Auguste Desperet (1804-1865)

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Auguste Desperet (1804-1865)

Auguste Desperet or Desperret (Lyon, 1804 – Paris, 1865), was a French wood engraver, draftsman, lithographer and art collector.

He arrived very early in Paris where he became a student of Guillaume Lethière (1760-1832). From 1831 to 1840, he contributed to the newspapers La Caricature and Charivari, satirical illustrated newspapers directed by Charles Philipon (1800-1862), also from Lyon, as well as the Magasin Pittoresque. He joined the caricaturist and illustrator Jean-Jacques Grandville (1803-1847), whose drawings he engraved on wood. After Grandville’s death, he was employed at the Chalcographie du Louvre.

Desperet is a great collector. As a teenager, he already started, with his modest resources, his collection of drawings. He buys the French Watteau, Lancret, Boucher, while nobody looks at them. The Italians he liked very much were often too expensive for him. He was also fascinated by the drawings of the artists of his time and assembled a large collection of their works, which was dispersed after him. Of a melancholic nature, his collection, whose sale he dreaded, was his only consolation. His paintings were sold on January 15, 1866.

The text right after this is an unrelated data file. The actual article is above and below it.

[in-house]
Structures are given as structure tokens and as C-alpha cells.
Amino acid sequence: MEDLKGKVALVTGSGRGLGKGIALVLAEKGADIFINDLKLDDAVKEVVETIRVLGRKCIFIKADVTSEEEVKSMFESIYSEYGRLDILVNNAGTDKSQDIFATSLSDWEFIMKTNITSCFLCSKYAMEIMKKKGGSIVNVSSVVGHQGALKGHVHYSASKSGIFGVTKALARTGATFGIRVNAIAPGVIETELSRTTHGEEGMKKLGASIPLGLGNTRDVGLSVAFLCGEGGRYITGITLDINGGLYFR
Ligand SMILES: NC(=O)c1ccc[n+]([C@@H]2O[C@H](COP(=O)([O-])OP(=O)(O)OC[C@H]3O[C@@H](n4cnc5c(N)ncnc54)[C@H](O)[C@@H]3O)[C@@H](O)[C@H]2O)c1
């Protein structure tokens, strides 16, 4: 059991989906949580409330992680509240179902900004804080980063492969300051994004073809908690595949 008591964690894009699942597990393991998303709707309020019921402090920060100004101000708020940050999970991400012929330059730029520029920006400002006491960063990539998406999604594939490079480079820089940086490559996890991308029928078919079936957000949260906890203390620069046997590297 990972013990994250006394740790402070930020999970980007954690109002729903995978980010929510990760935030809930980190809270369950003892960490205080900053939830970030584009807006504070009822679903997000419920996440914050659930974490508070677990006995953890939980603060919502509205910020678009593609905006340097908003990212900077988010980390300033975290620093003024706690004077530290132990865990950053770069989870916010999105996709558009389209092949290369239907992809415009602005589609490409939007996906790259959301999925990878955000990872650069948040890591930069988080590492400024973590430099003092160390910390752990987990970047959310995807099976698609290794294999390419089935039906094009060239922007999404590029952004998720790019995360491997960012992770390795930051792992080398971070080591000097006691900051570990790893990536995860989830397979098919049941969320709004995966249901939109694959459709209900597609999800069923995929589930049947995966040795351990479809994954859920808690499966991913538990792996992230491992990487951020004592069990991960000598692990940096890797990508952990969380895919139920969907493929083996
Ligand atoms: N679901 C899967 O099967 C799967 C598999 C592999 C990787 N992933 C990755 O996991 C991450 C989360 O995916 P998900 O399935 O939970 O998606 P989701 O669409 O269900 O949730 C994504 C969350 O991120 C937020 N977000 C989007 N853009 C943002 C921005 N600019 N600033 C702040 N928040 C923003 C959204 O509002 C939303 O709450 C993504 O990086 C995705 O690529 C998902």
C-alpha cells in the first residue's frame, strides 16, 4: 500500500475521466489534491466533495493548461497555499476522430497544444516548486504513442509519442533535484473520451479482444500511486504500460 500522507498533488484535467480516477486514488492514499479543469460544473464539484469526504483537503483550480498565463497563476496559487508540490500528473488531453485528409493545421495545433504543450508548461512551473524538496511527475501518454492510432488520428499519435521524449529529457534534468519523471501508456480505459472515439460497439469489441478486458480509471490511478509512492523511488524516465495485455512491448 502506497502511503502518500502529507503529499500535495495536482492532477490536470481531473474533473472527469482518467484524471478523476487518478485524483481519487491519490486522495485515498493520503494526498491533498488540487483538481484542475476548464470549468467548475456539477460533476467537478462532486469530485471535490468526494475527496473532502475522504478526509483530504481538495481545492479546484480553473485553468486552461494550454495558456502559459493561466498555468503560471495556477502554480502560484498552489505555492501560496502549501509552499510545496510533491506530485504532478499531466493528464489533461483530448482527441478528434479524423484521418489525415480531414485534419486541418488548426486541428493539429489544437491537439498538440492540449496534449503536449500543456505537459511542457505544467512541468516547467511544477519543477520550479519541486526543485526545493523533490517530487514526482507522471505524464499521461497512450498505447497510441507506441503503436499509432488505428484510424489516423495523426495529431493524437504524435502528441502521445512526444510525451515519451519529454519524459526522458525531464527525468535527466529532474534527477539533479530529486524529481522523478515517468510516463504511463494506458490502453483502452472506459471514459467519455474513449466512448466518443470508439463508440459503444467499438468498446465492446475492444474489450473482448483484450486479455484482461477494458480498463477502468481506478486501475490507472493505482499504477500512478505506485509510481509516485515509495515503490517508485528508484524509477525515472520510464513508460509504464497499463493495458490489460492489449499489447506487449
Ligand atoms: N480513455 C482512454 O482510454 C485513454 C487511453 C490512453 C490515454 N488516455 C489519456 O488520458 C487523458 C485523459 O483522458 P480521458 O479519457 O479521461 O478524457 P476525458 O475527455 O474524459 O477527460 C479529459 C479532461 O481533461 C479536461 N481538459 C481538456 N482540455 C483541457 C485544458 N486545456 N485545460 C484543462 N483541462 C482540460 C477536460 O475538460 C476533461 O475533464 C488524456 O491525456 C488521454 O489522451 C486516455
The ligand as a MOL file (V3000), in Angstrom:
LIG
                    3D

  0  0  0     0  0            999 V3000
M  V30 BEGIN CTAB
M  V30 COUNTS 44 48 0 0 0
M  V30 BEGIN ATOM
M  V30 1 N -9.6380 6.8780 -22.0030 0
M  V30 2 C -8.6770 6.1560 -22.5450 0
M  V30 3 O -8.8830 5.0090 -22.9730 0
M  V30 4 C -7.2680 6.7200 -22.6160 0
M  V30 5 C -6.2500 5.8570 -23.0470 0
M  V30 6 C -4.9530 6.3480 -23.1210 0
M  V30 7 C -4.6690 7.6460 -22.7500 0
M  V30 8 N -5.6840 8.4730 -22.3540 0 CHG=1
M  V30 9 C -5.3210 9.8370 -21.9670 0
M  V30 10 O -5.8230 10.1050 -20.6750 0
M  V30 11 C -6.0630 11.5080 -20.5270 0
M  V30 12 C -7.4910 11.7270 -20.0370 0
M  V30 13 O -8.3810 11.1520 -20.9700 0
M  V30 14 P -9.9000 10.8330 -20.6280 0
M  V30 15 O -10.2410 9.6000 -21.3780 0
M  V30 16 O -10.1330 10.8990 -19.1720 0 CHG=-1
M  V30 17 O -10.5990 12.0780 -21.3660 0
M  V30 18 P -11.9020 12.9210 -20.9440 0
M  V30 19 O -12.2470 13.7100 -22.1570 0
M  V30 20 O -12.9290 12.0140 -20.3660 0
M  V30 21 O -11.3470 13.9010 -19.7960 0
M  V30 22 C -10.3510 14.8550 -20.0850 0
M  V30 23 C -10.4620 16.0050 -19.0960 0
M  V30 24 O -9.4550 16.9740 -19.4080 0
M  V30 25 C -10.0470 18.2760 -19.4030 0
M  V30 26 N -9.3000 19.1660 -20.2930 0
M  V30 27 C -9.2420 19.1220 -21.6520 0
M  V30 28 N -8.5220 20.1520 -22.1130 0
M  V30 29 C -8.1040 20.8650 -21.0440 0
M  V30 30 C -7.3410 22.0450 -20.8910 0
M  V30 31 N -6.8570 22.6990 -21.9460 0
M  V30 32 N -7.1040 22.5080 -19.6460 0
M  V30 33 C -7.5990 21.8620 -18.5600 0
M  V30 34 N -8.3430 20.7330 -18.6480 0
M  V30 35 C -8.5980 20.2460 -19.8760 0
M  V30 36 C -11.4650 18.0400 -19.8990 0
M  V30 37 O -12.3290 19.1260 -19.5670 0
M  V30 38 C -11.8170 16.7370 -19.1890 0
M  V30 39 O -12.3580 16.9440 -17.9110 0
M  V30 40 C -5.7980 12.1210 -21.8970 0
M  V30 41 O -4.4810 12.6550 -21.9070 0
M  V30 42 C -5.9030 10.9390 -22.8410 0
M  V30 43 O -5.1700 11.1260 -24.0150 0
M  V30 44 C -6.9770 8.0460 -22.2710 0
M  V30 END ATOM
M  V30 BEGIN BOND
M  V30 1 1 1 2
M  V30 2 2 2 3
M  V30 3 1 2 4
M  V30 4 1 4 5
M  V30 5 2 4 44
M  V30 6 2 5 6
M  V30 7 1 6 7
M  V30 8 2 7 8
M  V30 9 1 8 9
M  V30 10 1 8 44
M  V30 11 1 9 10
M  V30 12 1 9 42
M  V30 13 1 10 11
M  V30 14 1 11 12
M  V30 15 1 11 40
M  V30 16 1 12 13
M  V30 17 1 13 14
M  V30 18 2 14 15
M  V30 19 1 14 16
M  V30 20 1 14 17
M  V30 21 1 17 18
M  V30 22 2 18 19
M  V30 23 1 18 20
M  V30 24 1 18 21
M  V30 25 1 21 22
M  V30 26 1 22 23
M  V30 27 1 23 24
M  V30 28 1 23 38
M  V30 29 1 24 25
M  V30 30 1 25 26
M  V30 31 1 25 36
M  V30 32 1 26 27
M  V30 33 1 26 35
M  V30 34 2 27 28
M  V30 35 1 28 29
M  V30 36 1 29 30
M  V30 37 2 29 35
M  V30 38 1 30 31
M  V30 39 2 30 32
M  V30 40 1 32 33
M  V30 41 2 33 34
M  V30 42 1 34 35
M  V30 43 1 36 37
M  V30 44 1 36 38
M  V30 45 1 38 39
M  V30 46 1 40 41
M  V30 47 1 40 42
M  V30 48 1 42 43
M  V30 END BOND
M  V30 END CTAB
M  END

Raoul Deberdt presents it thus: “Desperet, with a naturally cold pencil, was galvanized by the ardent Philipon, who succeeded in making him produce some bitter and curious satirical drawings; in particular the famous Course à l’abîme (Cf. La caricature et l’humour français au 19ème siècle, Paris, librairie Larousse, 1896).” This lithograph appeared in the number 136 of the newspaper La Caricature of June 13, 1833, plate number 282, under the title “Poor blind people. It showed the ministers of Louis Philippe accompanying their sovereign into the abyss.

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